The names related to “sloe” come from Germanic word. The fruit is similar to a small damson or plum,suitable for preserves, but rather tart and astringent for eating, unless it is picked after the few days of autumn frost. This effect can be reproduced by freezing harvested sloes. The shrub, with its savage thorns, is traditionally used in Britain and other parts of Northern Europe to make a cattle-proof hedge.The fruit, called a “sloe”, is a drupe 10–12 millimetres in diameter, black with a purple-blue waxy bloom, ripening in autumn, and harvested—traditionally, at least in the UK, in October or November after the first frosts. Sloes are thin-fleshed, with a very strongly astringent flavour when fresh.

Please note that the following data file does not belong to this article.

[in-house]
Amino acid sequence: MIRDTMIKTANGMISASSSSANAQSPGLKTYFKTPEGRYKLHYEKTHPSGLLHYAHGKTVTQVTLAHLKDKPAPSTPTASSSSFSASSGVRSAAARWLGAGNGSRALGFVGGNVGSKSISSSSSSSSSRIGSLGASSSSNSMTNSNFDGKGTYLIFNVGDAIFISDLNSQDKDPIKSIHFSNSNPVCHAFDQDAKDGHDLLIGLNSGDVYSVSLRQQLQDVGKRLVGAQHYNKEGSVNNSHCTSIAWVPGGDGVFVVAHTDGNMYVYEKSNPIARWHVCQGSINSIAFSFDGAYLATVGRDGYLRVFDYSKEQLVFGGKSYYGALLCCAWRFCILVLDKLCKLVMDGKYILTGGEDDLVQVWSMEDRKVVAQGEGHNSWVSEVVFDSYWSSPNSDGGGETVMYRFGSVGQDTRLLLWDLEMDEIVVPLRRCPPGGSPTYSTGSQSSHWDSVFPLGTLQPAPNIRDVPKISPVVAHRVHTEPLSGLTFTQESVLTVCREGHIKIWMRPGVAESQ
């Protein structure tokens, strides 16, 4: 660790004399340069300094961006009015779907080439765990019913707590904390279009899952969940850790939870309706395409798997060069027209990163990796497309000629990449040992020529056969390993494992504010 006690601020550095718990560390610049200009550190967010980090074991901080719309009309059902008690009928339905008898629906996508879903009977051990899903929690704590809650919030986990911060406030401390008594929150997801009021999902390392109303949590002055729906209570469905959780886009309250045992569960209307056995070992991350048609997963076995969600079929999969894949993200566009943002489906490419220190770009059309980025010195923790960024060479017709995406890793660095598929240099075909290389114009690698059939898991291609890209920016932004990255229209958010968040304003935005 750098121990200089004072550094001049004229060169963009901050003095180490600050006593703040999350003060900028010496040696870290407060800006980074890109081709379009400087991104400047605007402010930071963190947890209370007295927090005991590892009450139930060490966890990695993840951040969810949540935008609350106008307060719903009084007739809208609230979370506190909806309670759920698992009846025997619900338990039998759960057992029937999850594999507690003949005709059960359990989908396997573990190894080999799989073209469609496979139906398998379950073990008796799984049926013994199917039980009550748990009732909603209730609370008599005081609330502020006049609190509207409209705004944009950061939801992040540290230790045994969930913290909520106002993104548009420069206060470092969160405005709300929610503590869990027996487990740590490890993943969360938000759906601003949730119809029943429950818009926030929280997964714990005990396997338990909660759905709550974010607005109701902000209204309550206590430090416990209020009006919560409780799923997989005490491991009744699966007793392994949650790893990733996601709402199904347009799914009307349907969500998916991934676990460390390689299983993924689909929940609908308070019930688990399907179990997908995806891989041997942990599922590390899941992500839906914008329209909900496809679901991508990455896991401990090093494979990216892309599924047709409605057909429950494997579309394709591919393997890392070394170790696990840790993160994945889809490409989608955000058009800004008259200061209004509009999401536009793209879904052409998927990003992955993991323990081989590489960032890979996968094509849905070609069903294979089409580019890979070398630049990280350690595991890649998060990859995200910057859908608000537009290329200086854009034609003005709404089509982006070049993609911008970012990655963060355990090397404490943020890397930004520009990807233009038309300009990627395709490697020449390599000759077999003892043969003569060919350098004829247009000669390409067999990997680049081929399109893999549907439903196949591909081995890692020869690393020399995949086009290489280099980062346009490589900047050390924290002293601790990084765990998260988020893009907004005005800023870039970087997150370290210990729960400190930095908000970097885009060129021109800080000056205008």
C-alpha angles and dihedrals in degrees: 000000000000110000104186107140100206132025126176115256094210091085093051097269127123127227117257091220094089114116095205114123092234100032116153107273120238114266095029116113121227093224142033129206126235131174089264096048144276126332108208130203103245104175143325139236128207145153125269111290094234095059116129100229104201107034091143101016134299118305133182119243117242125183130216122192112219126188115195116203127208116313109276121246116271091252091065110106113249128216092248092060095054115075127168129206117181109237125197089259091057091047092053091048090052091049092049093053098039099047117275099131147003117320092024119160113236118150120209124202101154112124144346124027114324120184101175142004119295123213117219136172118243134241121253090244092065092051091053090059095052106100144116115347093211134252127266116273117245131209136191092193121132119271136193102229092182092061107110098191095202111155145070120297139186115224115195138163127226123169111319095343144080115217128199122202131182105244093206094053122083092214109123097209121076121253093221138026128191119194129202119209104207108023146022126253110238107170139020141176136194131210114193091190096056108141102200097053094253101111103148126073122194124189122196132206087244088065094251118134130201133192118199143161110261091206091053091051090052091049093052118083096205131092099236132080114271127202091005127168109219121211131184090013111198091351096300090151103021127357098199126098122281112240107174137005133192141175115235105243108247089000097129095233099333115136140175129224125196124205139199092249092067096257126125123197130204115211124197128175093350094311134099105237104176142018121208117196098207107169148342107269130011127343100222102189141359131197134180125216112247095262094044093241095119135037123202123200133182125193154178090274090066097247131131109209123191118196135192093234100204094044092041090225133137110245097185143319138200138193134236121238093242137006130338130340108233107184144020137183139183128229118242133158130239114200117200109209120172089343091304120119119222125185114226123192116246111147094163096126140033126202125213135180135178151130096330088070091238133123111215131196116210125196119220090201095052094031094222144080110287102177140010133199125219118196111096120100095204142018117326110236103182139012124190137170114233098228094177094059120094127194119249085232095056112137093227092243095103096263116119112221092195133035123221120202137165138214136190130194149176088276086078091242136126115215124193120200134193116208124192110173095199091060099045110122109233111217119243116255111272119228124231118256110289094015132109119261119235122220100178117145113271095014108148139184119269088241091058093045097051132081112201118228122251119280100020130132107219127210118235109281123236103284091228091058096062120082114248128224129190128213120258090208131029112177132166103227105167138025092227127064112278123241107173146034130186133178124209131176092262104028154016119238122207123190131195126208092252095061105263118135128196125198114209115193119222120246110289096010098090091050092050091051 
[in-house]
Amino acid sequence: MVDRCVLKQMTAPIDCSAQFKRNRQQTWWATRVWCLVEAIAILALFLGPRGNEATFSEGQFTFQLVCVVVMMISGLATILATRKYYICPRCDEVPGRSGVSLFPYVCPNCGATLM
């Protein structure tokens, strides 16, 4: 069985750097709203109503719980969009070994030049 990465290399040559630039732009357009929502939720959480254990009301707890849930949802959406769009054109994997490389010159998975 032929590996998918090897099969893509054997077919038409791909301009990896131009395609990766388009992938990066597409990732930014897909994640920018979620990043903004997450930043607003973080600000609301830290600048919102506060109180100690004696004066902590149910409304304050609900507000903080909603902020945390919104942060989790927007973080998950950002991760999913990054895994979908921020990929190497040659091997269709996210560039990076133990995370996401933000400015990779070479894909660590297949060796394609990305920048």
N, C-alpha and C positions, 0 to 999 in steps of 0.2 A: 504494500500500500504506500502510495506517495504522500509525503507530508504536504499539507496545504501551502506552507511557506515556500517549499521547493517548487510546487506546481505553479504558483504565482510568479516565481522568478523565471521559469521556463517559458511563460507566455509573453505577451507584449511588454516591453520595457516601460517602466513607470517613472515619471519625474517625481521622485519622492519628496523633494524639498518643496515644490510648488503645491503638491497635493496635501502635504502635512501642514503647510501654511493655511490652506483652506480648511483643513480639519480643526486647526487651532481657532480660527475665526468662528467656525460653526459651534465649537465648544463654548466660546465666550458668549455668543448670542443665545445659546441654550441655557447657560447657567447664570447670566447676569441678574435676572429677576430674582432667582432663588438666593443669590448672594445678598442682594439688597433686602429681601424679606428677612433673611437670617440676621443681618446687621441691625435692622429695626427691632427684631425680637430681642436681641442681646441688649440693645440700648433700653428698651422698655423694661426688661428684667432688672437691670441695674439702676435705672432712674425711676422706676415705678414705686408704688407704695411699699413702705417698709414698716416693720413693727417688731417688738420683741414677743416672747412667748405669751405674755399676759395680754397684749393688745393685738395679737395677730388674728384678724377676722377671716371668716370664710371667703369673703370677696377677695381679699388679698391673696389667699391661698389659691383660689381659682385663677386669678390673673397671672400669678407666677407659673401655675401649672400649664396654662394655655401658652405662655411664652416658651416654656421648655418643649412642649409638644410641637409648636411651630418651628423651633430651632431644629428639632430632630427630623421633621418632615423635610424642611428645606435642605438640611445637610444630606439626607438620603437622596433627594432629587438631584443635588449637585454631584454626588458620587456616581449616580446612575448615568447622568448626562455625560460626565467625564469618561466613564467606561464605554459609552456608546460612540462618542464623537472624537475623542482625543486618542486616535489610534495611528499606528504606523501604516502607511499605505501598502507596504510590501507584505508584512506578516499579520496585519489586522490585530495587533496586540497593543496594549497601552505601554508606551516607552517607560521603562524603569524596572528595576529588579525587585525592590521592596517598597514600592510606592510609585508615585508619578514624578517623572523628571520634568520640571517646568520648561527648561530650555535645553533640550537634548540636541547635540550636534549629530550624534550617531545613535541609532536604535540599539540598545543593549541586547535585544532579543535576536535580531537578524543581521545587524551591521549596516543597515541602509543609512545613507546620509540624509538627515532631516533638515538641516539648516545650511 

The juice is used in the manufacture of spurious port wine, and used as an adulterant to impart roughness to genuine port. In rural Britain, so-called SLOE GIN is made from the fruit, though this is not a true gin, but an infusion of gin with the fruit and sugar to produce liquor. In Spain, a popular liquor called “pacharan” is made with sloe. In France, a similar liquor is made from the young shoots in spring. In Italy, the infusion of spirit with the fruits and sugar produces a liquor called “bargnolino”. Wine made from fermented sloes is made in Britain and in Germany and other central European countries. In Hungary , the Sloe Palinka made from 100% fruit the traditional 44-46% spirit distillery is high quality product no added sugar just mineral water.